Be Prepared with “P-Q-R-S-T”

You have a nagging pain in your abdomen. Time to call the doctor. But before you pick up the phone, take a few minutes to organize the facts. The better the doctor understands your problem, the quicker the right treatment can begin. So what does the doctor need to know?

For years, doctors and nurses have used a mnemonic device to guide them in obtaining a medical history. You can use this same mnemonic device to get your thoughts together for your call. Think “P-Q-R-S-T”.  Here is how it works:

P stands for provoking factors: What brought on the symptoms? What were you doing when it started?

Q stands for quality. Is the pain stabbing, burning, sharp? Is it a gnawing feeling?

R is for radiation. Does the pain go anywhere or does it just stay in one place?

S stands for severity/symptoms. How bad is it? Are there any other symptoms associated with it?

T is for timing/triggers. When did it come on? Is it continuous or intermittent? What makes it worse?

“P-Q-R-S-T” leaves out two important additional bits of information. You need to add “location” and “relieving factors”. Put that all together and you are ready for that call. Here goes…..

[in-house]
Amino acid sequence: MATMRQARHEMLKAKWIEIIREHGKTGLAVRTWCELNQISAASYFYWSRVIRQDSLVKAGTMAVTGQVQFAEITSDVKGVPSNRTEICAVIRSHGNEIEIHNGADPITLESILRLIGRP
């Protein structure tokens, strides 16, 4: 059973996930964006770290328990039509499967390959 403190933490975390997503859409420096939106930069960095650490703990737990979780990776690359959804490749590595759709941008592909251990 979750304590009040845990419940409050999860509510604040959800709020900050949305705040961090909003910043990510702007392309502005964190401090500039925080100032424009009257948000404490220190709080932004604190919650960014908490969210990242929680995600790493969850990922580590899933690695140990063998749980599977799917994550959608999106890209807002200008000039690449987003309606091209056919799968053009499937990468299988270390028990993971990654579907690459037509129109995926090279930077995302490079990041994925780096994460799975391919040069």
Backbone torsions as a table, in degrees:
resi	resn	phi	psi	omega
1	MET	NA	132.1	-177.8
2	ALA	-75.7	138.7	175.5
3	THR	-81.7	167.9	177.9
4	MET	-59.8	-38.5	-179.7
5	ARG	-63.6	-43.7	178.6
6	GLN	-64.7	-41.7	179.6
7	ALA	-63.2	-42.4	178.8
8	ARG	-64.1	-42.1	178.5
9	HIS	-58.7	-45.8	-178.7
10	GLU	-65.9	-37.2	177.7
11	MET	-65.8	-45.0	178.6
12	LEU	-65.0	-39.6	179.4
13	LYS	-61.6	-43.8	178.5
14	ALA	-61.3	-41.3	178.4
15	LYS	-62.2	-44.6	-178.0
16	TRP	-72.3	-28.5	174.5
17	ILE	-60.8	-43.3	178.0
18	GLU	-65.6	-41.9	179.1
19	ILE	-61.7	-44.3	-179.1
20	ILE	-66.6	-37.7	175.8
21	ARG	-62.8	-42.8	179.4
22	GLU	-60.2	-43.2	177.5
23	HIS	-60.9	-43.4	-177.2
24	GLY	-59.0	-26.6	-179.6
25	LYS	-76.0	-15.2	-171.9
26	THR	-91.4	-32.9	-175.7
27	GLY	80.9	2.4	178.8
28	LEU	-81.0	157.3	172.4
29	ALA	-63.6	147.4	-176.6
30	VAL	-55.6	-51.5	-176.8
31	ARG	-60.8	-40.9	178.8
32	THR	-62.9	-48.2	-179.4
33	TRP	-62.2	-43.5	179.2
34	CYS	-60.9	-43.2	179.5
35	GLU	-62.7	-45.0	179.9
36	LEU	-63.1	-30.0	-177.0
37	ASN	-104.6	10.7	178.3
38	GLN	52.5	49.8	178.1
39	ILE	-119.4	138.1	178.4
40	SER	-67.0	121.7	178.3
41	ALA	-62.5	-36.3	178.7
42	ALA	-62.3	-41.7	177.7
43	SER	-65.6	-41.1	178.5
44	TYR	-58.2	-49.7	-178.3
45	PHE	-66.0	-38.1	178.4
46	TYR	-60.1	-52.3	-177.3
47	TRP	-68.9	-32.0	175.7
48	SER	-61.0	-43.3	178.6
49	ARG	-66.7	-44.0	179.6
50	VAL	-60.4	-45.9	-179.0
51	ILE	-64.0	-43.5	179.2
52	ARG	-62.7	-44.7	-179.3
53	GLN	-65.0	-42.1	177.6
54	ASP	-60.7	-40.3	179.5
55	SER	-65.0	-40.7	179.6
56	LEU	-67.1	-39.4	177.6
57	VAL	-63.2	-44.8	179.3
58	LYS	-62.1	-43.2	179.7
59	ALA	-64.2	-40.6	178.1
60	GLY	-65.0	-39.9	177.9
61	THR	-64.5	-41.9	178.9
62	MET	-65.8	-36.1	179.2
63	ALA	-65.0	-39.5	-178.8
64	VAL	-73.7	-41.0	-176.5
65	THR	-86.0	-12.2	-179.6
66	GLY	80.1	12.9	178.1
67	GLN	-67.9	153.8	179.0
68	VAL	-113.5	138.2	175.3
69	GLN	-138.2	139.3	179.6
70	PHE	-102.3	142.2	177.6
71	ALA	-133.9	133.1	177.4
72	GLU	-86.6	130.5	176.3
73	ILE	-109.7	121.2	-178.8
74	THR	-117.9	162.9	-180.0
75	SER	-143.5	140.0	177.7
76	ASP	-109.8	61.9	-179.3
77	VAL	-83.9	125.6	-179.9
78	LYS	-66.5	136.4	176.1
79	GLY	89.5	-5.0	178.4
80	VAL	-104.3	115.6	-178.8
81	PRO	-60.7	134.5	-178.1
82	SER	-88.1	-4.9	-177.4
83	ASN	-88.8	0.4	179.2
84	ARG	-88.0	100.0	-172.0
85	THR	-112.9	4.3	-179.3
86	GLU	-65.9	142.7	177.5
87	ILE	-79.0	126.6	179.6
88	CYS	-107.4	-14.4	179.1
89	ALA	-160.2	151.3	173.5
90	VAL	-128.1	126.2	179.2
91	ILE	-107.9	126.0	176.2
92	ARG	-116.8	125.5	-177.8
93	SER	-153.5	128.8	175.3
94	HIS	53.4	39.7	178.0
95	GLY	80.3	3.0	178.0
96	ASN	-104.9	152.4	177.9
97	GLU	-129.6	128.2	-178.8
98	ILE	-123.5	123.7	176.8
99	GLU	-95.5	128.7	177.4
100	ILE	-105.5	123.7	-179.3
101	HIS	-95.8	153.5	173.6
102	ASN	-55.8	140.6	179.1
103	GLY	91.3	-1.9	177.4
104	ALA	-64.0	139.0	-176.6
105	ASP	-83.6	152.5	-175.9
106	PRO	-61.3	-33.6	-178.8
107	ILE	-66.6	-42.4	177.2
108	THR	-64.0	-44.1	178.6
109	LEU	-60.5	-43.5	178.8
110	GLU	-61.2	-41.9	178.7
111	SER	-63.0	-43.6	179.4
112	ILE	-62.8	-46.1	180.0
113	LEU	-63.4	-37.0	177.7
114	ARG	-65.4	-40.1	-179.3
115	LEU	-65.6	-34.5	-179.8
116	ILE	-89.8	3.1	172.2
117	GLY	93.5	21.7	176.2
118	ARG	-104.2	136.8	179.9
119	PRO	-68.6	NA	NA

“Hi, Dr. Martin. I have this burning (quality) pain in the upper left side (location) of my abdomen. It started a couple of days (timing) ago after I ate pizza (provoking factor). I took some Maalox and it felt a little better (relieving factor). But I’m getting worried because yesterday I threw up and there was some blood (associated symptom). The pain gets pretty severe at times (severity). So much so, that I almost double over with the pain. Sometimes the pain goes across my abdomen (radiation). What do you think I should do?”

Those few minutes you took to write down a few facts about your problem before you made that call can make all the difference. You know what to say and how to say it. Now the ball is in your doctor’s court. You did your job and you did it well!

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